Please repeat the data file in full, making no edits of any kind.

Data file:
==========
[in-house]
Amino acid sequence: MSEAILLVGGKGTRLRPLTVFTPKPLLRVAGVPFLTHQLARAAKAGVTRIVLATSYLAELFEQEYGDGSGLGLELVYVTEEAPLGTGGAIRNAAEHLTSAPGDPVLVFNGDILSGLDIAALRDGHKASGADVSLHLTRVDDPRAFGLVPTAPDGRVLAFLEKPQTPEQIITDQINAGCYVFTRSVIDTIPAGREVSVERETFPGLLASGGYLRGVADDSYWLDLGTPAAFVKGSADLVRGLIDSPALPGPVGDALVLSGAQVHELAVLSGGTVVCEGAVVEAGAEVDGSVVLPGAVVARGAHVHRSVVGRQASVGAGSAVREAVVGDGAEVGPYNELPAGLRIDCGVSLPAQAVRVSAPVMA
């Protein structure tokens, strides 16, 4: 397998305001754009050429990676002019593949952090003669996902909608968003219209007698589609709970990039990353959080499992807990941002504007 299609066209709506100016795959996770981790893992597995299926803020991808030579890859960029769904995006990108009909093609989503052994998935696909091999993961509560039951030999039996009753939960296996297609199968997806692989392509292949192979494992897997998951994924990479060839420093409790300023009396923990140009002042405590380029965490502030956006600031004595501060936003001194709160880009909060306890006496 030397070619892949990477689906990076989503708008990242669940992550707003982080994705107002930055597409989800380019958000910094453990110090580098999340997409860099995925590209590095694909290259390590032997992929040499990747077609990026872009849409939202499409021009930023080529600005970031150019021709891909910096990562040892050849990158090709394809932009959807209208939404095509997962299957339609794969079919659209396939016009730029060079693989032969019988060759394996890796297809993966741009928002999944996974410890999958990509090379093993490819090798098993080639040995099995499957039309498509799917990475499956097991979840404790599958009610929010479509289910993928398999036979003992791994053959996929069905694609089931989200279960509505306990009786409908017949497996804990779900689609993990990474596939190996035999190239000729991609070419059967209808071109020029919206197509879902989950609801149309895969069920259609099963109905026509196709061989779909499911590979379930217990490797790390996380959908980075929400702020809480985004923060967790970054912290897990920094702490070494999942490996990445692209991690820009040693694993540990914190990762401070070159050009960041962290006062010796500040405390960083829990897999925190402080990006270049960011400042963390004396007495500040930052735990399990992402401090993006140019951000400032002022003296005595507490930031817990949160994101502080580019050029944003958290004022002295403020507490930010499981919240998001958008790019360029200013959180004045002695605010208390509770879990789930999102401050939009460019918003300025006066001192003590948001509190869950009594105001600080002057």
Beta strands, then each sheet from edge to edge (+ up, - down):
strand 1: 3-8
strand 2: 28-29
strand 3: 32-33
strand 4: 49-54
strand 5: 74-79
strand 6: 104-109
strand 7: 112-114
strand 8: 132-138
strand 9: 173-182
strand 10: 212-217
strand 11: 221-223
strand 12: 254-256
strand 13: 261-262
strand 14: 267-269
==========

[in-house]
Amino acid sequence: MSEAILLVGGKGTRLRPLTVFTPKPLLRVAGVPFLTHQLARAAKAGVTRIVLATSYLAELFEQEYGDGSGLGLELVYVTEEAPLGTGGAIRNAAEHLTSAPGDPVLVFNGDILSGLDIAALRDGHKASGADVSLHLTRVDDPRAFGLVPTAPDGRVLAFLEKPQTPEQIITDQINAGCYVFTRSVIDTIPAGREVSVERETFPGLLASGGYLRGVADDSYWLDLGTPAAFVKGSADLVRGLIDSPALPGPVGDALVLSGAQVHELAVLSGGTVVCEGAVVEAGAEVDGSVVLPGAVVARGAHVHRSVVGRQASVGAGSAVREAVVGDGAEVGPYNELPAGLRIDCGVSLPAQAVRVSAPVMA
């Protein structure tokens, strides 16, 4: 397998305001754009050429990676002019593949952090003669996902909608968003219209007698589609709970990039990353959080499992807990941002504007 299609066209709506100016795959996770981790893992597995299926803020991808030579890859960029769904995006990108009909093609989503052994998935696909091999993961509560039951030999039996009753939960296996297609199968997806692989392509292949192979494992897997998951994924990479060839420093409790300023009396923990140009002042405590380029965490502030956006600031004595501060936003001194709160880009909060306890006496 030397070619892949990477689906990076989503708008990242669940992550707003982080994705107002930055597409989800380019958000910094453990110090580098999340997409860099995925590209590095694909290259390590032997992929040499990747077609990026872009849409939202499409021009930023080529600005970031150019021709891909910096990562040892050849990158090709394809932009959807209208939404095509997962299957339609794969079919659209396939016009730029060079693989032969019988060759394996890796297809993966741009928002999944996974410890999958990509090379093993490819090798098993080639040995099995499957039309498509799917990475499956097991979840404790599958009610929010479509289910993928398999036979003992791994053959996929069905694609089931989200279960509505306990009786409908017949497996804990779900689609993990990474596939190996035999190239000729991609070419059967209808071109020029919206197509879902989950609801149309895969069920259609099963109905026509196709061989779909499911590979379930217990490797790390996380959908980075929400702020809480985004923060967790970054912290897990920094702490070494999942490996990445692209991690820009040693694993540990914190990762401070070159050009960041962290006062010796500040405390960083829990897999925190402080990006270049960011400042963390004396007495500040930052735990399990992402401090993006140019951000400032002022003296005595507490930031817990949160994101502080580019050029944003958290004022002295403020507490930010499981919240998001958008790019360029200013959180004045002695605010208390509770879990789930999102401050939009460019918003300025006066001192003590948001509190869950009594105001600080002057």
Beta strands, then each sheet from edge to edge (+ up, - down):
strand 1: 3-8
strand 2: 28-29
strand 3: 32-33
strand 4: 49-54
strand 5: 74-79
strand 6: 104-109
strand 7: 112-114
strand 8: 132-138
strand 9: 173-182
strand 10: 212-217
strand 11: 221-223
strand 12: 254-256
strand 13: 261-262
strand 14: 267-269